I couldn't find any accommodation in Giulianova that met our parameters and price range, so we settled on a place in the nearby town of Tortoreto.  One factor was that  it boasts a very nice white sandy beach and we hadn't had any beach time for months.  Online, I found a two-bedroom apartment at a place that looked to be right on the beach.  The website said that it was 1.5 km from the train station, so I figured that worst case, we could walk that in about a half an hour, but I expected to get a taxi either at the station or right in town.  A map online gave me a good idea of the location and I was confident that finding our home for the next four nights wouldn’t be much of a challenge.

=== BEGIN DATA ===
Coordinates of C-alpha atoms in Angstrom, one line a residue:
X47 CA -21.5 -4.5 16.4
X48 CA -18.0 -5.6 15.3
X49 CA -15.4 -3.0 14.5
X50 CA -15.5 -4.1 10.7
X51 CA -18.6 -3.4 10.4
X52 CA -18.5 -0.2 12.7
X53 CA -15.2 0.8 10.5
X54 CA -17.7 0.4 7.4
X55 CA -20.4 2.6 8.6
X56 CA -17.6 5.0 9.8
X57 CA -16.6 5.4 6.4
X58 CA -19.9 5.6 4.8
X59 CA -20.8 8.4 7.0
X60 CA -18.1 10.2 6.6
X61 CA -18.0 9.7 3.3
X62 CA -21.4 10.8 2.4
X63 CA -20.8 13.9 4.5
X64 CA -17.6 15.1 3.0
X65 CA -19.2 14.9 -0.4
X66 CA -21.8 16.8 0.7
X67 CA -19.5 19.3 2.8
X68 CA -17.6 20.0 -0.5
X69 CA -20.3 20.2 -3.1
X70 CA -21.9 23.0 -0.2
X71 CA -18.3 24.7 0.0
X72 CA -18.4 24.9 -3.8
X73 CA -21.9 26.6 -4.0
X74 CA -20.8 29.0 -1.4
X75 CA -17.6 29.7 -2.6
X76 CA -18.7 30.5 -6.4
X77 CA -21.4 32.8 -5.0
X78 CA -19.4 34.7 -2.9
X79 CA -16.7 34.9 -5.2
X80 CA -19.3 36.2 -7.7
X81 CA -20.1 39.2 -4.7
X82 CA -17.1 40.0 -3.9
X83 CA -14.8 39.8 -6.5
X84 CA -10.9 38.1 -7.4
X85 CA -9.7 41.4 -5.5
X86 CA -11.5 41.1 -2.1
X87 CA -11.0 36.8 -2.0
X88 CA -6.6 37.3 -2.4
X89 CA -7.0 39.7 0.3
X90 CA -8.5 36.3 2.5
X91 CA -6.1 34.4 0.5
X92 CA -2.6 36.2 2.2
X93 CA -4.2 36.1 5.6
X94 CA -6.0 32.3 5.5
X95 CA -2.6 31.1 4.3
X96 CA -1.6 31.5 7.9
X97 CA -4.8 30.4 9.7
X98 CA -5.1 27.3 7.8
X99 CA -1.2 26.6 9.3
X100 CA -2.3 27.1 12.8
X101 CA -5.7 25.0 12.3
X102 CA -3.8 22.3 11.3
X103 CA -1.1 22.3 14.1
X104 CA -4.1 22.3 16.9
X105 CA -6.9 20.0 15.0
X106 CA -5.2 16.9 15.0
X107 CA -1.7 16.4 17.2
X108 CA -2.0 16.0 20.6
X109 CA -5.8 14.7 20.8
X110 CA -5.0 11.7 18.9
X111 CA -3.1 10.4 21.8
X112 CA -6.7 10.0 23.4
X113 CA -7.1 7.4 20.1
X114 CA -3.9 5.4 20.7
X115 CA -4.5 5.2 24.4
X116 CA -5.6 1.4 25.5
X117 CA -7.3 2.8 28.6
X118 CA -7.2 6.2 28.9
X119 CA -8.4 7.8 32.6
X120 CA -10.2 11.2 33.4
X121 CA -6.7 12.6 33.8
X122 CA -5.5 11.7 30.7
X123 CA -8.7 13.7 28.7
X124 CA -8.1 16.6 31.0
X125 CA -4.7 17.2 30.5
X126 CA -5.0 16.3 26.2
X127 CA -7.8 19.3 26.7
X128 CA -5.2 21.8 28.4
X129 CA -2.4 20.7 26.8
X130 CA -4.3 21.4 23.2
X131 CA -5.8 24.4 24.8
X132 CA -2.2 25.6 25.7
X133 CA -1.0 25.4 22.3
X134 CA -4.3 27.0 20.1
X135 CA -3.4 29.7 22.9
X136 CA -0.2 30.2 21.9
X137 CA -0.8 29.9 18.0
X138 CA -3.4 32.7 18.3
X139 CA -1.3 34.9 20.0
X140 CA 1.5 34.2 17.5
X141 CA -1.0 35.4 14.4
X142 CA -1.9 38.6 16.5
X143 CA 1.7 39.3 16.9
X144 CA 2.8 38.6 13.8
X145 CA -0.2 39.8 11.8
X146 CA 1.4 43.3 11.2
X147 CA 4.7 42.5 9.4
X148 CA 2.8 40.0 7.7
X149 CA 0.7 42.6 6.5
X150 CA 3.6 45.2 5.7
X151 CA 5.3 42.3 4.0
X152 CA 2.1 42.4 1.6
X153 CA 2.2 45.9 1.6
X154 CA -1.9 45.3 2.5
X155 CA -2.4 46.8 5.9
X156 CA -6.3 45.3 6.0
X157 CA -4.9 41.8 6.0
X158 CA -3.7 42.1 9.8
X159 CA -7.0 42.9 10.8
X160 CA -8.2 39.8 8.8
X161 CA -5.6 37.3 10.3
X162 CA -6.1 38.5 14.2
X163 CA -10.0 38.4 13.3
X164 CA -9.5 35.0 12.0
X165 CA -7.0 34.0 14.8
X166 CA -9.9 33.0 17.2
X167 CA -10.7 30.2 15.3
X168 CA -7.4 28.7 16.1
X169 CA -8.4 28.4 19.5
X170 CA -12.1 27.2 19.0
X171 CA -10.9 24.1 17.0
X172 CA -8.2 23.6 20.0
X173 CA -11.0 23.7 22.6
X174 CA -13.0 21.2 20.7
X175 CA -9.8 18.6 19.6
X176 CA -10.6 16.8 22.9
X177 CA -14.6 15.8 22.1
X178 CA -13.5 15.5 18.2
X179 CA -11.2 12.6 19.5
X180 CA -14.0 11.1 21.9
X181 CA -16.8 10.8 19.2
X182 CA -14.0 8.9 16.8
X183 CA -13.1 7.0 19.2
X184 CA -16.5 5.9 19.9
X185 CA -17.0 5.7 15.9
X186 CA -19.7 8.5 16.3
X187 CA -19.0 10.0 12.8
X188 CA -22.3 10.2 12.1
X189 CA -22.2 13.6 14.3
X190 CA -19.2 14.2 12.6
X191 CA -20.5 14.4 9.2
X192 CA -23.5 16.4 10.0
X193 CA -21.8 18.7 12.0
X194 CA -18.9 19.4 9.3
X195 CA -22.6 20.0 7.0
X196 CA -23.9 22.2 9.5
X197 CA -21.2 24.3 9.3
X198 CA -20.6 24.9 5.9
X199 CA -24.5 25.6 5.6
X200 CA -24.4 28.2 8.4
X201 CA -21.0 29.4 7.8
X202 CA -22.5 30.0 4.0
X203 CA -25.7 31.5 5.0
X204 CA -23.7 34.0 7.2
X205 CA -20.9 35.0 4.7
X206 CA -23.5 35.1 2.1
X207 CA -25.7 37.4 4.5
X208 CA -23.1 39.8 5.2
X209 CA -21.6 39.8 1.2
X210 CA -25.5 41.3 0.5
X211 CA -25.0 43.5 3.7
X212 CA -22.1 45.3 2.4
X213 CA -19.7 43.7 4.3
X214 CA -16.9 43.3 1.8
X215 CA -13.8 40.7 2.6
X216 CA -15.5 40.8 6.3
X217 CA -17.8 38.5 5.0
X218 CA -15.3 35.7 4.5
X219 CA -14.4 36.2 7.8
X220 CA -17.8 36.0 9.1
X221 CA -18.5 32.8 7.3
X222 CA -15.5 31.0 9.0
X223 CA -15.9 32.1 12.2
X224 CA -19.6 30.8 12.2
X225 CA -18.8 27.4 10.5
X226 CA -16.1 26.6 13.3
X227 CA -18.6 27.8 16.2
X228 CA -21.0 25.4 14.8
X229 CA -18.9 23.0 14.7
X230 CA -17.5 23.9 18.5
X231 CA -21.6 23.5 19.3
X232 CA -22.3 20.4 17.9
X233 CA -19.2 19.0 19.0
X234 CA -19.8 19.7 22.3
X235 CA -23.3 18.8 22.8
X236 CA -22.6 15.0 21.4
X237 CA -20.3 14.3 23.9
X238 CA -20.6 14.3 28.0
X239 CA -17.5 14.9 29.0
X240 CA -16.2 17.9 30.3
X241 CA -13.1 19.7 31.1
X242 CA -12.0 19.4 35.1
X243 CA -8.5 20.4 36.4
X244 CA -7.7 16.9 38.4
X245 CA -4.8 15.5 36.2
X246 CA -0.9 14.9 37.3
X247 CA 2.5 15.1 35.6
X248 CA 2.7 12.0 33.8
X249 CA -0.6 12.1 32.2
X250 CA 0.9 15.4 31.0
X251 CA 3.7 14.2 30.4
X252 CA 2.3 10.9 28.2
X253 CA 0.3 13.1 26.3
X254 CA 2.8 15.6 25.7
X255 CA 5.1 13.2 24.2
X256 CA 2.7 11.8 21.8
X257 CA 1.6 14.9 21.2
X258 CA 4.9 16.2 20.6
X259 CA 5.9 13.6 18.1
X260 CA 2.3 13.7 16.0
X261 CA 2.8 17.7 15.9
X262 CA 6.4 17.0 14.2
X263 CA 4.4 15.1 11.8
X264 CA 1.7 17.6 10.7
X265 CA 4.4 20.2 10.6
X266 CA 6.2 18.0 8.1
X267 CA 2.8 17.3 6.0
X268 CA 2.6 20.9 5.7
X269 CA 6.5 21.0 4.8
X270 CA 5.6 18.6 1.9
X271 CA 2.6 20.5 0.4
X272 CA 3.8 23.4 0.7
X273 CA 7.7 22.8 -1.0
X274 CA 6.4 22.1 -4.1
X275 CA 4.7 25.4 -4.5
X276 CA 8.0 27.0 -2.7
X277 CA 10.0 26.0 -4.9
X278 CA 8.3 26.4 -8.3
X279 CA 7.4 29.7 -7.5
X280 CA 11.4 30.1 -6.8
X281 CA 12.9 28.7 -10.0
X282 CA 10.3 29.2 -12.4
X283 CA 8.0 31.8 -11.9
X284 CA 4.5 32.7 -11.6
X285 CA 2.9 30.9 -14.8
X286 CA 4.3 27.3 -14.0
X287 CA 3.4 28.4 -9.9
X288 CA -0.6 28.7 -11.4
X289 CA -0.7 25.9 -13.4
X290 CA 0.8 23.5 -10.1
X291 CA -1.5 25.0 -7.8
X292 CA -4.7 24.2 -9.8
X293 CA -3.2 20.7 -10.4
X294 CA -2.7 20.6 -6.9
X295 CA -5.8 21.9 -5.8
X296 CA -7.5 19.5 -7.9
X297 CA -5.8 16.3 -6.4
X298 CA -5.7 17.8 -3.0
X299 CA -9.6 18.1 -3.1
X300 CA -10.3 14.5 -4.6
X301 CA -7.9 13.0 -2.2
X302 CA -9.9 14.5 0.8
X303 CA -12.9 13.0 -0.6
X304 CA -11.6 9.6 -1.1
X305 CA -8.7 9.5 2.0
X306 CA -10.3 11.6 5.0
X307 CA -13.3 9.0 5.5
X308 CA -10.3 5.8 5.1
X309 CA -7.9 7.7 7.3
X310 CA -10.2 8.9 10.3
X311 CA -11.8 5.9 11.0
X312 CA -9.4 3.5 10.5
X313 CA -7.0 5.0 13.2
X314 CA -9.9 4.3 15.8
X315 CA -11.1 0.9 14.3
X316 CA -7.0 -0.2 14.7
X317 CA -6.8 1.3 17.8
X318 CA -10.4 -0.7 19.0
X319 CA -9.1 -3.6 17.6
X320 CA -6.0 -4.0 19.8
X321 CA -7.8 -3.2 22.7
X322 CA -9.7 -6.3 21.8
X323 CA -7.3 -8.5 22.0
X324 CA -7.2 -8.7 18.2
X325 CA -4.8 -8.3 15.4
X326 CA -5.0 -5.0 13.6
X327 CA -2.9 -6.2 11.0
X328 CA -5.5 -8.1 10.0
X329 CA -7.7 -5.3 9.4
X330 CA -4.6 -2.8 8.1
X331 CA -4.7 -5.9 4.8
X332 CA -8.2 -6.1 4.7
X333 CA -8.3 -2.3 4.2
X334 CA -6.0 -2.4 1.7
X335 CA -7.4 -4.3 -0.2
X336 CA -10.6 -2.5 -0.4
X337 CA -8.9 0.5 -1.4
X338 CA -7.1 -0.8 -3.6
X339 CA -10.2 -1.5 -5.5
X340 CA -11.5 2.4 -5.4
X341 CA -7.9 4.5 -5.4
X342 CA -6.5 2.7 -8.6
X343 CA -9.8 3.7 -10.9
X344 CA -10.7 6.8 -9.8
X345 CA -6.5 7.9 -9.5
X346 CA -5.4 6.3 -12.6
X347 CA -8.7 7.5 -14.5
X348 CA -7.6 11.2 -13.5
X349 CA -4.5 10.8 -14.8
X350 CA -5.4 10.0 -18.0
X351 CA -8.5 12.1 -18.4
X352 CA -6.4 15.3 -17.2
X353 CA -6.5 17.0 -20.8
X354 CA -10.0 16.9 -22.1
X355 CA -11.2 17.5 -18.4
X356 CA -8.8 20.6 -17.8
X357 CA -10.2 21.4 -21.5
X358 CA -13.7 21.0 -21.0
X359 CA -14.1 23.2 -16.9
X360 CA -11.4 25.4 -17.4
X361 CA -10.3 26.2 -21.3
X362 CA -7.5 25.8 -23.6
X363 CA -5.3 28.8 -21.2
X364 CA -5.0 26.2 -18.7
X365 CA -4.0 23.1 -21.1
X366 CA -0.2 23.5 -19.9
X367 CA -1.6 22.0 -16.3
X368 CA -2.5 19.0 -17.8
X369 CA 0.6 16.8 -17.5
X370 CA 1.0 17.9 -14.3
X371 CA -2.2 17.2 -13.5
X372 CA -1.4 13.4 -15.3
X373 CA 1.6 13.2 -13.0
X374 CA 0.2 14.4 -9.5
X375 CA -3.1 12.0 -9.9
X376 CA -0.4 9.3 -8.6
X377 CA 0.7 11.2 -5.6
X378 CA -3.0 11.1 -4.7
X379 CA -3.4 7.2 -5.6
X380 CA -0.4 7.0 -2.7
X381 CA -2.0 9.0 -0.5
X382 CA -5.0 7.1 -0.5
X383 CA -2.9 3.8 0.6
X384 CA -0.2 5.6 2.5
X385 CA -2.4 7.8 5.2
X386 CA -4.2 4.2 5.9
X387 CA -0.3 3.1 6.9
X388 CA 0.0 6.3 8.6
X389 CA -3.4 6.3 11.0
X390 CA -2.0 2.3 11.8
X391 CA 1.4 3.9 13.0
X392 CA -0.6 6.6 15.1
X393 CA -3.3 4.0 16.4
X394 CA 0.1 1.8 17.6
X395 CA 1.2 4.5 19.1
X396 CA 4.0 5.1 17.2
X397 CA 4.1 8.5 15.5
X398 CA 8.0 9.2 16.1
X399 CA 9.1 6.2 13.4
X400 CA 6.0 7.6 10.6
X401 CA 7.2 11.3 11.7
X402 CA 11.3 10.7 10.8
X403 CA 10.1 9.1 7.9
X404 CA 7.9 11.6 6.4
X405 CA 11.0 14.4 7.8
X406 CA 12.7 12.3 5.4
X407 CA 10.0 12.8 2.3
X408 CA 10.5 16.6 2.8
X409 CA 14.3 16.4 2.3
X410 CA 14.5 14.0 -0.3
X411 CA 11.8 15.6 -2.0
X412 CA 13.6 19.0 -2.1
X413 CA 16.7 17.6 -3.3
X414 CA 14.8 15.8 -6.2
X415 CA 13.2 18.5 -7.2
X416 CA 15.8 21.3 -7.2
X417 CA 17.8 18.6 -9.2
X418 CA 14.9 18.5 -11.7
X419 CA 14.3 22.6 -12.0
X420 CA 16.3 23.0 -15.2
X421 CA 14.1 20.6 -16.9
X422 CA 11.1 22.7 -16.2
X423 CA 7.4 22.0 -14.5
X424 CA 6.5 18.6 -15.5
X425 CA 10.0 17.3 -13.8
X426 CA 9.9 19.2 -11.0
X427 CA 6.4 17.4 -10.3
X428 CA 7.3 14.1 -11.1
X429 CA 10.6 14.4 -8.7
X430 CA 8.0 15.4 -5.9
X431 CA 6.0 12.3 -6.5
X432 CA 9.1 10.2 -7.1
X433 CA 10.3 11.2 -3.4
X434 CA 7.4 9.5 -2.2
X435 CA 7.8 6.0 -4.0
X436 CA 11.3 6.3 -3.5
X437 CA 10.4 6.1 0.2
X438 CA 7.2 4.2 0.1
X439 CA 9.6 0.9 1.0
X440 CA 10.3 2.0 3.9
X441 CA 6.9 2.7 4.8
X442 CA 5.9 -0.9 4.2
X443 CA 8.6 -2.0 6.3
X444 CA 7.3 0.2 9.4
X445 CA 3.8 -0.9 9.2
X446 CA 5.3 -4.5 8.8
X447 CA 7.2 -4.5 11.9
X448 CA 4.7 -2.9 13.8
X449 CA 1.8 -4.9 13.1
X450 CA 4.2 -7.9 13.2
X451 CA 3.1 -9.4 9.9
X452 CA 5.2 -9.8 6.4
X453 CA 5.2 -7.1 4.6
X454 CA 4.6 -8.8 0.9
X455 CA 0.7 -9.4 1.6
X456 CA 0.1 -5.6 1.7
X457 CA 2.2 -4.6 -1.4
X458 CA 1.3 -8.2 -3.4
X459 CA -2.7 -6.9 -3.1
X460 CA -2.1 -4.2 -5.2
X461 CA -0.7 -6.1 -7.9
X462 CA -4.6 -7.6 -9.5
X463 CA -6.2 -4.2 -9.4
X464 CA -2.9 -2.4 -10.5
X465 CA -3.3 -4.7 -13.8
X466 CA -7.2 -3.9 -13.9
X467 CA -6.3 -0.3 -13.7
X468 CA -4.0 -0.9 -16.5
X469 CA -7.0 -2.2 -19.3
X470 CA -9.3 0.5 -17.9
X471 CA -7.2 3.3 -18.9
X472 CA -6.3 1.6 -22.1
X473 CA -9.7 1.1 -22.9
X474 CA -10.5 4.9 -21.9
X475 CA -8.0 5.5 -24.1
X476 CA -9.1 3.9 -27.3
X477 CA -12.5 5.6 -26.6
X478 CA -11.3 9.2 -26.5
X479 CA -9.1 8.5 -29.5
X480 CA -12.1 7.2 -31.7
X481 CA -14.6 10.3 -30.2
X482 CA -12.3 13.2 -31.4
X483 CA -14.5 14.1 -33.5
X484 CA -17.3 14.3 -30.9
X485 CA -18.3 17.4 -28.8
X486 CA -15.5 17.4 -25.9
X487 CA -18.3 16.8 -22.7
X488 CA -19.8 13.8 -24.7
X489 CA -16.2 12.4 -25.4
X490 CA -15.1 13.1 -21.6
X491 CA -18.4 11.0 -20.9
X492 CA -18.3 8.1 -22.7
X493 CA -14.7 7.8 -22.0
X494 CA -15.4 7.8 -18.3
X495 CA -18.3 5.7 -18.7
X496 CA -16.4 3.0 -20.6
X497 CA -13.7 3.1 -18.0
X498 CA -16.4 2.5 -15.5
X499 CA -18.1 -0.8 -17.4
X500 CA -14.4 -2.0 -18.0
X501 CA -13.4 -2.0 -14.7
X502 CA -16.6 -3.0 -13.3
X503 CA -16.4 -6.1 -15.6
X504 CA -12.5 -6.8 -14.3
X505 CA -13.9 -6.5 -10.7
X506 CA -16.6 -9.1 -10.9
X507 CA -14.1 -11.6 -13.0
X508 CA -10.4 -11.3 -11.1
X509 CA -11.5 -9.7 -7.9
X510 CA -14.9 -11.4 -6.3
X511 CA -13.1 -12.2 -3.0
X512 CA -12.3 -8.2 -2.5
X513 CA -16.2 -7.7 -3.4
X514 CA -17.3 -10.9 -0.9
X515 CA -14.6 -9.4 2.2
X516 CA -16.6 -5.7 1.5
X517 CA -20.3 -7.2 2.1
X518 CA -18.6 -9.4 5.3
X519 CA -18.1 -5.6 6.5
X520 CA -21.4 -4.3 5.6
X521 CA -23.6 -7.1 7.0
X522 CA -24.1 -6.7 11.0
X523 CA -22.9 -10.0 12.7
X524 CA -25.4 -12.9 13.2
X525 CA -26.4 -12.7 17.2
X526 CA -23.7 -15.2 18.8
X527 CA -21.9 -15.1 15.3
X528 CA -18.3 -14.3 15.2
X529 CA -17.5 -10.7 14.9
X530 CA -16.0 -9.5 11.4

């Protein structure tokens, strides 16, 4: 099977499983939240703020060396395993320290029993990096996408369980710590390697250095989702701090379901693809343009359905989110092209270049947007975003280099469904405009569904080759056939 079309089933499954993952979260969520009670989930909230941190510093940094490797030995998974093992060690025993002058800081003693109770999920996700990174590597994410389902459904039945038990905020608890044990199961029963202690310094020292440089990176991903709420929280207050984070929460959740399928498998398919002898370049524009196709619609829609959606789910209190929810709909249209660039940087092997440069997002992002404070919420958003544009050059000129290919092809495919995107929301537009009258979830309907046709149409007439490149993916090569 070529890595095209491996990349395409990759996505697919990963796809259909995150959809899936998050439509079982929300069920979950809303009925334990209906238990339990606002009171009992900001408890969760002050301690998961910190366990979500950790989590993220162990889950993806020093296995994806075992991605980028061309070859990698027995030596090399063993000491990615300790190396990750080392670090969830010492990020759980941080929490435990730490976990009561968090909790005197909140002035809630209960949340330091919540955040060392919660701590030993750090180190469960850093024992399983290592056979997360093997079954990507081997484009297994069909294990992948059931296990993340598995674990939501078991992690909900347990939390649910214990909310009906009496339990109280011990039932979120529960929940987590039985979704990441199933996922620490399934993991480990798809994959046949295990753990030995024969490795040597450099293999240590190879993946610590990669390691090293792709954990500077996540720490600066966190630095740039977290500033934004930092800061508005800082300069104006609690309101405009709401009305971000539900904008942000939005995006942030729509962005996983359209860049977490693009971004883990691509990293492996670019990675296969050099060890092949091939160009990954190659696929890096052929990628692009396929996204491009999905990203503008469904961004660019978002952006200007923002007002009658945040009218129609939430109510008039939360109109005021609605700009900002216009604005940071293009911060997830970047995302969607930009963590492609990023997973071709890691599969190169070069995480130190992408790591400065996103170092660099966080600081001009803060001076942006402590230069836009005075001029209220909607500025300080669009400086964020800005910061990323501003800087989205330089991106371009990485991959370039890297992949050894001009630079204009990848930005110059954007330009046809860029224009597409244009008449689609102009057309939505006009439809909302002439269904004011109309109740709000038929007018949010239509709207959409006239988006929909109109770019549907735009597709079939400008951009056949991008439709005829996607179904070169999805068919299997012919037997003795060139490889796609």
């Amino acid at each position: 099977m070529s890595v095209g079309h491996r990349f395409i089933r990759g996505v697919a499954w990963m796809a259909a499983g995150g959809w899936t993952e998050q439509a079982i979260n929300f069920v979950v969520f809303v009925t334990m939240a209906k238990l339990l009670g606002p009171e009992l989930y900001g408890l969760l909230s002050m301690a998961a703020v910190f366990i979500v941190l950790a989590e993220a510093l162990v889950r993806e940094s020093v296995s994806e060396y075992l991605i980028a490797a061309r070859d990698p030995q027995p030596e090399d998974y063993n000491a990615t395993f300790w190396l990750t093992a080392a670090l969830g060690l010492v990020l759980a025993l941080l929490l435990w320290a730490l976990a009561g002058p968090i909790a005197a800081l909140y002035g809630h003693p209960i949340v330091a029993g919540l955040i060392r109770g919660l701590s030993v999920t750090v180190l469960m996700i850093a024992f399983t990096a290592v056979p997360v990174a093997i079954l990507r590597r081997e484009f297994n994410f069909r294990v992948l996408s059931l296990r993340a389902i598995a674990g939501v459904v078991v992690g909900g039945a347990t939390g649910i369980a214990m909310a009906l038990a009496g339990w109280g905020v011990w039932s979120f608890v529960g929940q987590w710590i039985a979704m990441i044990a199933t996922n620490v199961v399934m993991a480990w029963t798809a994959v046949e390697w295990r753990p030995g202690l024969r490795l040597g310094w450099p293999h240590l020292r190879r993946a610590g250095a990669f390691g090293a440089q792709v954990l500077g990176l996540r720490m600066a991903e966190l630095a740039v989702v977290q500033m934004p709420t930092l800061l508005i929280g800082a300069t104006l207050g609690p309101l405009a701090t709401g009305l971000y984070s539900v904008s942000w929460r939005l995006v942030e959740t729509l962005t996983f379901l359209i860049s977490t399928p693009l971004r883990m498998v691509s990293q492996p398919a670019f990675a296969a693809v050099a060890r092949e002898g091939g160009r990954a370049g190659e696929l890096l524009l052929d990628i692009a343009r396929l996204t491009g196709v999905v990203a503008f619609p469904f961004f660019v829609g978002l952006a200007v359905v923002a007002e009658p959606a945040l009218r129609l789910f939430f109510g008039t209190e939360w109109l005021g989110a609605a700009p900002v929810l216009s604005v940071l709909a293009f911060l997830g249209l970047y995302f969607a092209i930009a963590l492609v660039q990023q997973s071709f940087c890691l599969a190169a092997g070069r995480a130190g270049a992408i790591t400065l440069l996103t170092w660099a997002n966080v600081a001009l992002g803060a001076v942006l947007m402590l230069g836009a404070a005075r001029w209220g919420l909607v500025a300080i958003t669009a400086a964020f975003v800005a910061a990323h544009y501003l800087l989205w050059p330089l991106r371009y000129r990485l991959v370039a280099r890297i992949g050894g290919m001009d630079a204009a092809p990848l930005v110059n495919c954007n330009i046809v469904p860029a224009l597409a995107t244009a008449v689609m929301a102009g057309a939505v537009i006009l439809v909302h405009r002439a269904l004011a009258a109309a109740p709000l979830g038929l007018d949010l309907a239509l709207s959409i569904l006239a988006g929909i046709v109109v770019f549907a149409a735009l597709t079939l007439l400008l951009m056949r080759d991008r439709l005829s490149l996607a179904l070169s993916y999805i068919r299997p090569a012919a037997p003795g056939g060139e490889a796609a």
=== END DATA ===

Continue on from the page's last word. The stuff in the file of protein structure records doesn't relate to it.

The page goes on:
To say that I was wrong would be like saying Facebook is a safe haven for expressing your political opinions.  The train ride from Ancona gave us about three hours to rest our weary legs, fatigued from walking from the ferry to the train station about six hours earlier.  The Tortoreto stop on the rail line doesn’t have a train station, just a platform with a cement ramp leading into the village.  We are quite accustomed to trudging along with our luggage through a variety of conditions and it was no big deal for us to start walking in the bright sun of mid-afternoon, keeping an eye out for a taxi. 

After walking for about 15 minutes with no signs whatsoever of a taxi or the Residencia Playa Sirena, I stopped at a restaurant and asked for directions.  The woman working there didn’t speak much if any English, so she summoned someone from the kitchen.  He pointed back in the direction we had just come from and indicated it was about four blocks down on the left.  Meaning we would have walked right by it.  I was skeptical but decided to follow the locals advice and we turned around and trudged on.